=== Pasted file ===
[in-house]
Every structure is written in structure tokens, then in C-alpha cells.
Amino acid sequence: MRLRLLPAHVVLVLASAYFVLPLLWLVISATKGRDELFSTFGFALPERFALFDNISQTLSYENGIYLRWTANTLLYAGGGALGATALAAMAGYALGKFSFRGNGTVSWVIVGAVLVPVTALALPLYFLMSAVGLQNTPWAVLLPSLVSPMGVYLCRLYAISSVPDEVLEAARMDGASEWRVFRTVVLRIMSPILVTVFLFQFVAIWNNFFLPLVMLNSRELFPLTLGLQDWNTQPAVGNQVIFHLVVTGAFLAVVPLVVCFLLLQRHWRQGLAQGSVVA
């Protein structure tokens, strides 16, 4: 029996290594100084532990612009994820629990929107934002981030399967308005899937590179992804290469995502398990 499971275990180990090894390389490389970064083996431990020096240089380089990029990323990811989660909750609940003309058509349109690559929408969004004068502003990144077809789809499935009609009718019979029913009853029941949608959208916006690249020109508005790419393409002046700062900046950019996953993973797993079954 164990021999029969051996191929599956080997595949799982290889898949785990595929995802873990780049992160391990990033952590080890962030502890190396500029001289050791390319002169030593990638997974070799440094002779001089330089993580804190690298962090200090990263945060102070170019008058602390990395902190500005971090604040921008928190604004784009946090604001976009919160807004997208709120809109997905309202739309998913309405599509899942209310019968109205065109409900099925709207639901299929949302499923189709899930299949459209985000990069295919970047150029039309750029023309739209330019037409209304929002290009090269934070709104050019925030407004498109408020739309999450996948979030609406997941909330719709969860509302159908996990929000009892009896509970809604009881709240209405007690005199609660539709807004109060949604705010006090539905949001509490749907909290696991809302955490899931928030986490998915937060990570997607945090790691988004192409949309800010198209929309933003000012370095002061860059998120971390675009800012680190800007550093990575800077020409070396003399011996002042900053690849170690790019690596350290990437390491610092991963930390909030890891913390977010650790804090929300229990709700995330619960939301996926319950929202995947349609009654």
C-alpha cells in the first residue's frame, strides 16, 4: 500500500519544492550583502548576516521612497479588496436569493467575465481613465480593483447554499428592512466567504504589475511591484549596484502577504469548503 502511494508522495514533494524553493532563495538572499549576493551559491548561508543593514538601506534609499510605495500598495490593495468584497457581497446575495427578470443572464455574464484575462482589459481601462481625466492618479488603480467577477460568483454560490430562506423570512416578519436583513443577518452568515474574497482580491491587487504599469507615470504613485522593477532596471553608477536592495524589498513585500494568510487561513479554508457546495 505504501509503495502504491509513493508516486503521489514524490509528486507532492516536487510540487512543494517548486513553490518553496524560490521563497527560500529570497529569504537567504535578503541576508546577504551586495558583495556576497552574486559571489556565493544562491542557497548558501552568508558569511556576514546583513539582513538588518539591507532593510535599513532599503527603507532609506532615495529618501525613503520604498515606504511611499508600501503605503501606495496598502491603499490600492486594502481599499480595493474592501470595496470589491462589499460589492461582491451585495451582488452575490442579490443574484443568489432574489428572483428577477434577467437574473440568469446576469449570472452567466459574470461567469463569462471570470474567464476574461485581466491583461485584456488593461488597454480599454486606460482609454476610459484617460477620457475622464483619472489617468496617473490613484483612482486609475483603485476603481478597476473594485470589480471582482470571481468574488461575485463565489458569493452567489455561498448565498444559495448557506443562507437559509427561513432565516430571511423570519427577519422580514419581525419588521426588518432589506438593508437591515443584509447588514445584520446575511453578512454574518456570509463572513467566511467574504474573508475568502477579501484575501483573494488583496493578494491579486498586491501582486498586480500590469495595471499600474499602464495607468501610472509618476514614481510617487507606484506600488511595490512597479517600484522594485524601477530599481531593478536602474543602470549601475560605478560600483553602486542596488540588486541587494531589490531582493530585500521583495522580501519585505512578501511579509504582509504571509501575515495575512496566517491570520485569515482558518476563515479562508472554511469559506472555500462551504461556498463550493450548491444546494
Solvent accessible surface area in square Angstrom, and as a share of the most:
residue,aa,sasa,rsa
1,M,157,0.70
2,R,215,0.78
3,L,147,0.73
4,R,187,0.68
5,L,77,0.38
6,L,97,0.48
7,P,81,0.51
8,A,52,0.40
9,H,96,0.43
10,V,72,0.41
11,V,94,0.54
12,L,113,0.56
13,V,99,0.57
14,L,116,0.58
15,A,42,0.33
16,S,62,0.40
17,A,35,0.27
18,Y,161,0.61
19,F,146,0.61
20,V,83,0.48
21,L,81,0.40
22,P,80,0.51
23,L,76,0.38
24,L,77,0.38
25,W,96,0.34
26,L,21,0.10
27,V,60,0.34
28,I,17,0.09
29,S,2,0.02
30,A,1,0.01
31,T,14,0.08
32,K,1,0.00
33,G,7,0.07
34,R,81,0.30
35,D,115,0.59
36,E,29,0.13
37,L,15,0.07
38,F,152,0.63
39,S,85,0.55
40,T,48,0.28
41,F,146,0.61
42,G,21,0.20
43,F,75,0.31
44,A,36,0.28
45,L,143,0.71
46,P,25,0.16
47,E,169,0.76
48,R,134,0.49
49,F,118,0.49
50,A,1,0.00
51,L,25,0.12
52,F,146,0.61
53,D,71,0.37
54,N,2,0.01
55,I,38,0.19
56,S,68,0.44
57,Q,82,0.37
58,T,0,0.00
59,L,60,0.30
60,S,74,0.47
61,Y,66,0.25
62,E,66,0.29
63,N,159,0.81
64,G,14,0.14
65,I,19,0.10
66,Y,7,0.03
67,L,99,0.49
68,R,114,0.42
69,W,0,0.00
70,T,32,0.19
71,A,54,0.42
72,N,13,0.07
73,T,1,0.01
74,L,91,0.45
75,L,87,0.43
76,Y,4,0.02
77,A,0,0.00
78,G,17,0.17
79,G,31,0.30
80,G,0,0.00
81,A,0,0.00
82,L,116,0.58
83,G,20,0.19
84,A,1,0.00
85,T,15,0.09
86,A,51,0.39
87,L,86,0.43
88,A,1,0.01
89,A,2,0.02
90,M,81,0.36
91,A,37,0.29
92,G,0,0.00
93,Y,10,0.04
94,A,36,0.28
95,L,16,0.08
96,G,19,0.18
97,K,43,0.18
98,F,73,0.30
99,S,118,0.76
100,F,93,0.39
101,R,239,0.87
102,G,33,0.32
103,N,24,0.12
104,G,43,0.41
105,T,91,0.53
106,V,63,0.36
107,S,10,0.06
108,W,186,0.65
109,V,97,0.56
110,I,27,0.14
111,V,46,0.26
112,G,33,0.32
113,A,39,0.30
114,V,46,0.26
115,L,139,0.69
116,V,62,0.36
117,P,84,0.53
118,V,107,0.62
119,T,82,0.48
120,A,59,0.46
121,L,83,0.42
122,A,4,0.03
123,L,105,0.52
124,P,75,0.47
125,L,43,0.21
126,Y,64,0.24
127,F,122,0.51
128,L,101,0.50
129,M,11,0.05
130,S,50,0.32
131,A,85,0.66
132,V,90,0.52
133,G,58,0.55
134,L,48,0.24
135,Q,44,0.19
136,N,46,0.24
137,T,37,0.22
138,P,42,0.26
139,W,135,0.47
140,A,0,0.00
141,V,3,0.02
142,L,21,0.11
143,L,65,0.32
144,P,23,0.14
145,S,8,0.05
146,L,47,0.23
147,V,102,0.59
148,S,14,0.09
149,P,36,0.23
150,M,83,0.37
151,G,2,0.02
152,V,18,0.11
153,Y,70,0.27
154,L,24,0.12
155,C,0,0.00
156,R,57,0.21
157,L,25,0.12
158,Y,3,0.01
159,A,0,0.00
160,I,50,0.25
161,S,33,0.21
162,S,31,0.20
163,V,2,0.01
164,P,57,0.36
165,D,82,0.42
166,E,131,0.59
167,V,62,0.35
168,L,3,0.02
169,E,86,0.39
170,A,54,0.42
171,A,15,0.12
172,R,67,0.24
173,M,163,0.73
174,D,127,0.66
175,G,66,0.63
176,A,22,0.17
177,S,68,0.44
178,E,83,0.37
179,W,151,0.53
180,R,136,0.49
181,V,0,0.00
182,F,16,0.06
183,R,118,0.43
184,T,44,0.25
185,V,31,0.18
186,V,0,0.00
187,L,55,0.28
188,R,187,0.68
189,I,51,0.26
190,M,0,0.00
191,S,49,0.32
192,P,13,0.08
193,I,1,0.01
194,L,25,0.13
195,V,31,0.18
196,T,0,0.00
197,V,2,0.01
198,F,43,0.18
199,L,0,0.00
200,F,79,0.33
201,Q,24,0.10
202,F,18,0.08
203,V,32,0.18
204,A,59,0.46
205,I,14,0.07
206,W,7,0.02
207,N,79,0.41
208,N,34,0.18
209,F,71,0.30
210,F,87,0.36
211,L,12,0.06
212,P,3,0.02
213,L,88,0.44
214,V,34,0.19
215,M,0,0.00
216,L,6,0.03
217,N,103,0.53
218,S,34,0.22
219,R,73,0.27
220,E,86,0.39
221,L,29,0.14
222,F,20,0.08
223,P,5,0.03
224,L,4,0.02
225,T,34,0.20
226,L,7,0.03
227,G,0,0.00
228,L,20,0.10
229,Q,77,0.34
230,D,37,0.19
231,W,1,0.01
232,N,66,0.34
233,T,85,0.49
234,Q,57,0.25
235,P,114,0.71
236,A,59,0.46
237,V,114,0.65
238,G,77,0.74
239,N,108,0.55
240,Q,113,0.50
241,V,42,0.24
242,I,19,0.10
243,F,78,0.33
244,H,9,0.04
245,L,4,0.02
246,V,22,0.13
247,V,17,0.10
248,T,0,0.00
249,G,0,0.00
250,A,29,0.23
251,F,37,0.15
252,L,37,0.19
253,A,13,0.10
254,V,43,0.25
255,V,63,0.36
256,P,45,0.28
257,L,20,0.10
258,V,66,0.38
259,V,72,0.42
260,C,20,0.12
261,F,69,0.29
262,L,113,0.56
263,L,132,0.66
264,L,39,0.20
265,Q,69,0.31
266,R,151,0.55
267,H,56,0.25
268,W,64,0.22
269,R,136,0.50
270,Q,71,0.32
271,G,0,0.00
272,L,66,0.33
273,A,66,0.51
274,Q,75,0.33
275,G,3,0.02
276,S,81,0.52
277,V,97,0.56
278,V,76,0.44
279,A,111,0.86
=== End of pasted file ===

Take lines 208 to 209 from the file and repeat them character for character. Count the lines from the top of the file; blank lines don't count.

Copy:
201,Q,24,0.10
202,F,18,0.08